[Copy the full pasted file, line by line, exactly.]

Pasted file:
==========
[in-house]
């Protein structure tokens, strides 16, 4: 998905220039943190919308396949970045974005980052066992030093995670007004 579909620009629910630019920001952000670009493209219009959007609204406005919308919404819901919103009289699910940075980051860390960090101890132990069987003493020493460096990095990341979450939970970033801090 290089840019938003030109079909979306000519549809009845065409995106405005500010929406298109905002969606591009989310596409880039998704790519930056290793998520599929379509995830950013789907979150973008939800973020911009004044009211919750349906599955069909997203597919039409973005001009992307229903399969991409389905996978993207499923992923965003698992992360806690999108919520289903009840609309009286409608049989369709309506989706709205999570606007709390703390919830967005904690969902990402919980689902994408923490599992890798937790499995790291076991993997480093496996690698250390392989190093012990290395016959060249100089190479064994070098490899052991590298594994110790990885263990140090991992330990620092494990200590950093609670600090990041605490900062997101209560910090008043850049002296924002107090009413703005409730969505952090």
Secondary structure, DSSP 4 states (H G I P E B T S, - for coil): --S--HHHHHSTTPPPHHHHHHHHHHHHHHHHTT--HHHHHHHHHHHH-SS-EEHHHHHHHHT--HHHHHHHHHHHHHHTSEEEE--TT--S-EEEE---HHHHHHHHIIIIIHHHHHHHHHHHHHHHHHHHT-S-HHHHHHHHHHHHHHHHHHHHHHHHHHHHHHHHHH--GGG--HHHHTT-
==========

[in-house]
């Protein structure tokens, strides 16, 4: 998905220039943190919308396949970045974005980052066992030093995670007004 579909620009629910630019920001952000670009493209219009959007609204406005919308919404819901919103009289699910940075980051860390960090101890132990069987003493020493460096990095990341979450939970970033801090 290089840019938003030109079909979306000519549809009845065409995106405005500010929406298109905002969606591009989310596409880039998704790519930056290793998520599929379509995830950013789907979150973008939800973020911009004044009211919750349906599955069909997203597919039409973005001009992307229903399969991409389905996978993207499923992923965003698992992360806690999108919520289903009840609309009286409608049989369709309506989706709205999570606007709390703390919830967005904690969902990402919980689902994408923490599992890798937790499995790291076991993997480093496996690698250390392989190093012990290395016959060249100089190479064994070098490899052991590298594994110790990885263990140090991992330990620092494990200590950093609670600090990041605490900062997101209560910090008043850049002296924002107090009413703005409730969505952090």
Secondary structure, DSSP 4 states (H G I P E B T S, - for coil): --S--HHHHHSTTPPPHHHHHHHHHHHHHHHHTT--HHHHHHHHHHHH-SS-EEHHHHHHHHT--HHHHHHHHHHHHHHTSEEEE--TT--S-EEEE---HHHHHHHHIIIIIHHHHHHHHHHHHHHHHHHHT-S-HHHHHHHHHHHHHHHHHHHHHHHHHHHHHHHHHH--GGG--HHHHTT-